which is solved by doing NMO as time migration in time and offset coordinates. For the zero-offset case (phh=0), the equation becomes an identity. To verify the partial differential equation, I coded equation (13) for a constant velocity case and for several depth varying velocity functions. Equation (13) can be used to extrapolate the initial wavefield in t0 using a vrms velocity for each zero-offset time value. The results are shown in the following synthetic cases.
Figure shows the velocity and the travel-time map used to model the constant-offset sections. Since for this first case the velocity was constant the information in this figure is trivial, however I kept it just to be consistent with the layout of the other figures. The number of offsets used is 32, with a maximum half-offset h=930 meters. In all cases the structural model was a diffractor at a depth of 1250 m. Figure shows a comparison between the first zero-offset panel obtained from modeling and the output of the MZO algorithm applied to the 32 constant-offset sections. The kinematics of the initial zero-offset section in Figure a coincide with the output of the MZO algorithm in Figure b. The artifacts in Figure b are due to the Fourier domain implementation of the algorithm. The next figures use a depth variable velocity to model the constant-offset sections and the corresponding vrms to migrate the data to zero-offset.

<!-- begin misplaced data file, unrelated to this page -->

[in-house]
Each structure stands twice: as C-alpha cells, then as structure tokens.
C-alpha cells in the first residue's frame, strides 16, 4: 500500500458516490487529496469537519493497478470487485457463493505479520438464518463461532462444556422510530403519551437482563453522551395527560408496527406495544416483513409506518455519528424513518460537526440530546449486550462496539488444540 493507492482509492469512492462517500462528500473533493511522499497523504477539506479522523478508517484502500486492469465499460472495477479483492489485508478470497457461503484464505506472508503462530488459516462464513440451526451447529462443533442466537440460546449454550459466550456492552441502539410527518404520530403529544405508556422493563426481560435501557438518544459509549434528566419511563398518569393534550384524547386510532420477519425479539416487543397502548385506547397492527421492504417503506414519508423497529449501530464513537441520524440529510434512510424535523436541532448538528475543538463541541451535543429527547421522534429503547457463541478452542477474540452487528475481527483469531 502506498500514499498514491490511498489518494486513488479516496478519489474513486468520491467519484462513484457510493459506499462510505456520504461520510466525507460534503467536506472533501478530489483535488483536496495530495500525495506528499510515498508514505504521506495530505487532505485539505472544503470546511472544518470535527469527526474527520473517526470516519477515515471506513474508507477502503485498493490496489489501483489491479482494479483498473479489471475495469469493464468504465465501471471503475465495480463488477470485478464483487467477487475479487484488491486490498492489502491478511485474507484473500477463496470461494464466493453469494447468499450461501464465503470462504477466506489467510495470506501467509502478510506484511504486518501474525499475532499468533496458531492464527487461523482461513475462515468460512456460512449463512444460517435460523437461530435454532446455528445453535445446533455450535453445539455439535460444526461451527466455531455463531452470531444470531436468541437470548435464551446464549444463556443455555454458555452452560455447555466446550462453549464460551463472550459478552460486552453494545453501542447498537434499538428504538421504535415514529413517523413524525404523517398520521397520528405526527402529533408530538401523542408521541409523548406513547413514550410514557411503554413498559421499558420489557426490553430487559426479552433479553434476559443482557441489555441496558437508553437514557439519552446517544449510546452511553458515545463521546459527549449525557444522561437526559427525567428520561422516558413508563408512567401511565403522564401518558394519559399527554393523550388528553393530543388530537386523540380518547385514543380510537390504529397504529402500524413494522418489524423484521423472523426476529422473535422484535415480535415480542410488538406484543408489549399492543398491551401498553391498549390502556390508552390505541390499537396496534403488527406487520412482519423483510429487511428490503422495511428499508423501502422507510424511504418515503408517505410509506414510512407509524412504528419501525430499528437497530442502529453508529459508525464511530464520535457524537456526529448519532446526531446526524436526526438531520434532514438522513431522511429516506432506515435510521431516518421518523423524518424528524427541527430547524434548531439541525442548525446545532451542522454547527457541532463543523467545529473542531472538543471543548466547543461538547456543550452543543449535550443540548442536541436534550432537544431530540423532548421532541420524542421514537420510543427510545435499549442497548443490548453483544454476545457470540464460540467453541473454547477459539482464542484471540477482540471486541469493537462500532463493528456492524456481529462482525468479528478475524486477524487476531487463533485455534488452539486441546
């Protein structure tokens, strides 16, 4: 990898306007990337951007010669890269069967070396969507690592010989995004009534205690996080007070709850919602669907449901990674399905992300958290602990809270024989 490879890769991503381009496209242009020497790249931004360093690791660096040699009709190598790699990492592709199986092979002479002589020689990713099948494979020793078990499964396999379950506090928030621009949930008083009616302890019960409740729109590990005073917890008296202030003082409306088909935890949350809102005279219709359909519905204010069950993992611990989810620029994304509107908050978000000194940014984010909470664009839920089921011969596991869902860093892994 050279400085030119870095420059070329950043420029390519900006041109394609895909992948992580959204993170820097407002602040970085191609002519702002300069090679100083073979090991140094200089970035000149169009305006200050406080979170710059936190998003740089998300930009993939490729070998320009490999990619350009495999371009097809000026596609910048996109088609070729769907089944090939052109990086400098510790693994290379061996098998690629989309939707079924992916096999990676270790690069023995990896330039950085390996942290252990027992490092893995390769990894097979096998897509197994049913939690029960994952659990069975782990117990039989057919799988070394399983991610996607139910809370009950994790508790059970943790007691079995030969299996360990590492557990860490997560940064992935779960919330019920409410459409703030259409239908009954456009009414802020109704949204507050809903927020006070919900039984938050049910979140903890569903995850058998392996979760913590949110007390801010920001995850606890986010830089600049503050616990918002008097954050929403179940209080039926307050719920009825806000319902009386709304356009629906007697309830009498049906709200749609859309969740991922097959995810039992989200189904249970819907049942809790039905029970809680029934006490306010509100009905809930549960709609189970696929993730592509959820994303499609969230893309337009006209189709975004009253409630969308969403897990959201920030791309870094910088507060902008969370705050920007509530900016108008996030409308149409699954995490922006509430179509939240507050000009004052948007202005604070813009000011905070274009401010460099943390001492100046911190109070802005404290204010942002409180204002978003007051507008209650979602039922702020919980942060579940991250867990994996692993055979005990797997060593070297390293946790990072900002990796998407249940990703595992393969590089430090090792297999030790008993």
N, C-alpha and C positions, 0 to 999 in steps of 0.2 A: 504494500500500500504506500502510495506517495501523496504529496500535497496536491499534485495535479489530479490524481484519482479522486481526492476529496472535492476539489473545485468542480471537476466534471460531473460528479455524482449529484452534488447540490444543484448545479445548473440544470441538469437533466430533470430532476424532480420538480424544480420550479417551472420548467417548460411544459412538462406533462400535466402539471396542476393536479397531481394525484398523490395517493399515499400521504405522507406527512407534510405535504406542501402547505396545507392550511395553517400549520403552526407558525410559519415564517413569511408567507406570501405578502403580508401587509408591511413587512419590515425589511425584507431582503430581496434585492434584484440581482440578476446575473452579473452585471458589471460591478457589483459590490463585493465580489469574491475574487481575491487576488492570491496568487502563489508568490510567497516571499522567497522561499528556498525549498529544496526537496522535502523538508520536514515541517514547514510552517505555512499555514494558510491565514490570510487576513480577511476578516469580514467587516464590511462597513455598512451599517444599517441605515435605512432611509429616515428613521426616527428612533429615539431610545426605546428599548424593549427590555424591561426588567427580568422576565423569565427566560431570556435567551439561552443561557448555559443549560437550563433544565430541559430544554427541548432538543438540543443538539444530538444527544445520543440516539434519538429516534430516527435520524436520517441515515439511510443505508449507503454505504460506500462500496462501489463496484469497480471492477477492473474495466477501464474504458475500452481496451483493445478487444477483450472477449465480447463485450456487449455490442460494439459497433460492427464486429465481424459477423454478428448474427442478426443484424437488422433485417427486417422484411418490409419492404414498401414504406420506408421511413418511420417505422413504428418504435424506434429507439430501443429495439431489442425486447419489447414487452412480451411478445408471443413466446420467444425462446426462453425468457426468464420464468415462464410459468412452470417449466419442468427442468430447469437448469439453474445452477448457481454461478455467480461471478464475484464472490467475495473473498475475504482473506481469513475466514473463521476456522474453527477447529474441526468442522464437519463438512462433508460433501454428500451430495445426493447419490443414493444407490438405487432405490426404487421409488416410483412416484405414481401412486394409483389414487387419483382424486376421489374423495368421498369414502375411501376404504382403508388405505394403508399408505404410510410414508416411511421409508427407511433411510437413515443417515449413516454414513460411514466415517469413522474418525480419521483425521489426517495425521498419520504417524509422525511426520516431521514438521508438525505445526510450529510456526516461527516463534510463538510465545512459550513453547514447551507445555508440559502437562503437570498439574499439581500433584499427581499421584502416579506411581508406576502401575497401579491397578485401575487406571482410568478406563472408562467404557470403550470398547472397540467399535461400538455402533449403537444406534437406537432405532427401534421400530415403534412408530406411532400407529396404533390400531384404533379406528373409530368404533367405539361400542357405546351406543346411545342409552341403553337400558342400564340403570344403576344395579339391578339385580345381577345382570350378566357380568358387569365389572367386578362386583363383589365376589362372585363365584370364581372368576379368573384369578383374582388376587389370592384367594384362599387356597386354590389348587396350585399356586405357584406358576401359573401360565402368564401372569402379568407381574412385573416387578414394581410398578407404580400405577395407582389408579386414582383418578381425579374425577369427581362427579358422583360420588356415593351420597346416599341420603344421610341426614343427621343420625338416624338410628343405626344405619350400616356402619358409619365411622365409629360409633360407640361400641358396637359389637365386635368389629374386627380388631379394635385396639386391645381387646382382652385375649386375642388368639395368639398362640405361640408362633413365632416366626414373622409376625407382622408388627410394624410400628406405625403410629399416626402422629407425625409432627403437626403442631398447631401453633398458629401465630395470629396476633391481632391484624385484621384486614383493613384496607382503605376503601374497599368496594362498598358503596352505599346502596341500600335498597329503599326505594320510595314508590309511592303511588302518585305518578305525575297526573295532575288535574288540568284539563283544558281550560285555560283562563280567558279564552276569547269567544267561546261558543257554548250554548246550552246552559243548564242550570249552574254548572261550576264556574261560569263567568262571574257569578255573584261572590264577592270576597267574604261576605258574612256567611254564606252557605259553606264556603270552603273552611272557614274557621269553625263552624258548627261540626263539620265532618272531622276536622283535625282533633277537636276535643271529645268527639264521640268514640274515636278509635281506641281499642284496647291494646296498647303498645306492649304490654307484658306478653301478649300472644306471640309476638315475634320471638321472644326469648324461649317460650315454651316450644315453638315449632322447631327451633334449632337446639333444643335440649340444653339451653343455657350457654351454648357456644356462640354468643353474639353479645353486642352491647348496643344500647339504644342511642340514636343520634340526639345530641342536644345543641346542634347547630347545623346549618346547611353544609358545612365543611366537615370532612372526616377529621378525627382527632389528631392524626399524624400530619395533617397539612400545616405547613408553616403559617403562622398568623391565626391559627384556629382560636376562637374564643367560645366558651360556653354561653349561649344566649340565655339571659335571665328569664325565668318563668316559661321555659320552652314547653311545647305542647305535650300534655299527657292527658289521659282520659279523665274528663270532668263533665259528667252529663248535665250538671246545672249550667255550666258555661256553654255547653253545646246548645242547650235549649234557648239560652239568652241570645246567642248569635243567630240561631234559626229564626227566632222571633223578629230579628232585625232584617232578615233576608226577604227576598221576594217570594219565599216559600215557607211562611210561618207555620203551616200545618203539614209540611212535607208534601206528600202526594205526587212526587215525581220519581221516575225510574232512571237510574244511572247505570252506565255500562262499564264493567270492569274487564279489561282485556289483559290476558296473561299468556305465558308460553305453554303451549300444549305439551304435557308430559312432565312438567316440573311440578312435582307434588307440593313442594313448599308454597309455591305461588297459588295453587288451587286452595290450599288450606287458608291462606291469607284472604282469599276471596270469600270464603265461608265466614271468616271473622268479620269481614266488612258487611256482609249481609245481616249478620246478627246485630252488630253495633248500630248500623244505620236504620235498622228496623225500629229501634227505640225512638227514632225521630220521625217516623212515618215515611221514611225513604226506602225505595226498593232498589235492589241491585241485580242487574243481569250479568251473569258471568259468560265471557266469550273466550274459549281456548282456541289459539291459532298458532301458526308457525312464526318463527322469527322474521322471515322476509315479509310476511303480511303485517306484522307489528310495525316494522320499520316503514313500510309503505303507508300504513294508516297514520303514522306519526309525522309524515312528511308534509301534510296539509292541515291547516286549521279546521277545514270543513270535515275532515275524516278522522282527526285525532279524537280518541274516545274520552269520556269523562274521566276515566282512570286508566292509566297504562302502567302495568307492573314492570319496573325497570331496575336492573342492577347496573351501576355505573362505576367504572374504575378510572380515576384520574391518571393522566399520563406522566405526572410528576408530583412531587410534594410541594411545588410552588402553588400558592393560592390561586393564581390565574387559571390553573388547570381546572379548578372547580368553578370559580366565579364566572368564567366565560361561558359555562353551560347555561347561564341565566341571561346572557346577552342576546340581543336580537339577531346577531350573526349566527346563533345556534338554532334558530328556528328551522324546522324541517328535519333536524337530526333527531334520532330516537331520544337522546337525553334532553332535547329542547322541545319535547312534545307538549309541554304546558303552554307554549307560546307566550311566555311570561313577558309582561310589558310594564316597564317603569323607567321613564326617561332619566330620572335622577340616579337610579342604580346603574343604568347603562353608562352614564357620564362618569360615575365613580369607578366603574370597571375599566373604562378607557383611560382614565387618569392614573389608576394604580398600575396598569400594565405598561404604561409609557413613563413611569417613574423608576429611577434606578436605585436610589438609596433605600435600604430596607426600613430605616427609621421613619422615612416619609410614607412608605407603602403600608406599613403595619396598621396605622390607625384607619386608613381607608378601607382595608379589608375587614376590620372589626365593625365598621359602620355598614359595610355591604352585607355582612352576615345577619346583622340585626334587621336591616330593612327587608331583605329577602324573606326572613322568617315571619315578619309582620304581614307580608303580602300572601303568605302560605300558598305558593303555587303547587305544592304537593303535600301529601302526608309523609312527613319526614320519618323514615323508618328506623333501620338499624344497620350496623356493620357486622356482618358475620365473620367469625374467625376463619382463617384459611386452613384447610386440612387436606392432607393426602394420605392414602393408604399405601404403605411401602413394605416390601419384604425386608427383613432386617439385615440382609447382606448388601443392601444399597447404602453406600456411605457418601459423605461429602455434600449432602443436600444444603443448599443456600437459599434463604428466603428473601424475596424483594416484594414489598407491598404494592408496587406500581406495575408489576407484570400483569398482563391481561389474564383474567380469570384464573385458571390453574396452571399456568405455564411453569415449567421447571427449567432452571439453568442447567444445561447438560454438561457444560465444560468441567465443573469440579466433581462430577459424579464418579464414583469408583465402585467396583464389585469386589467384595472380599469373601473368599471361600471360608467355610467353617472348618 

Figure a shows a root-mean-square velocity with a slow increase, corresponding to an interval velocity with several linearly increasing velocity layers. The travel-time map model in Figure b can be used to identify the boundaries of sharper velocity changes. Comparing Figures a and b we notice the excellent kinematic match between the zero-offset model and the output of the migration to zero-offset algorithm using the depth variable velocity.
Figure shows a velocity model with an increasing jump, while in Figure , the velocity has a decreasing jump. Again in both cases, comparing Figures a with b and Figures a with b, the kinematics of the initial zero-offset section and the output of the migration to zero-offset are extremely similar even though the velocities used show quite large variations.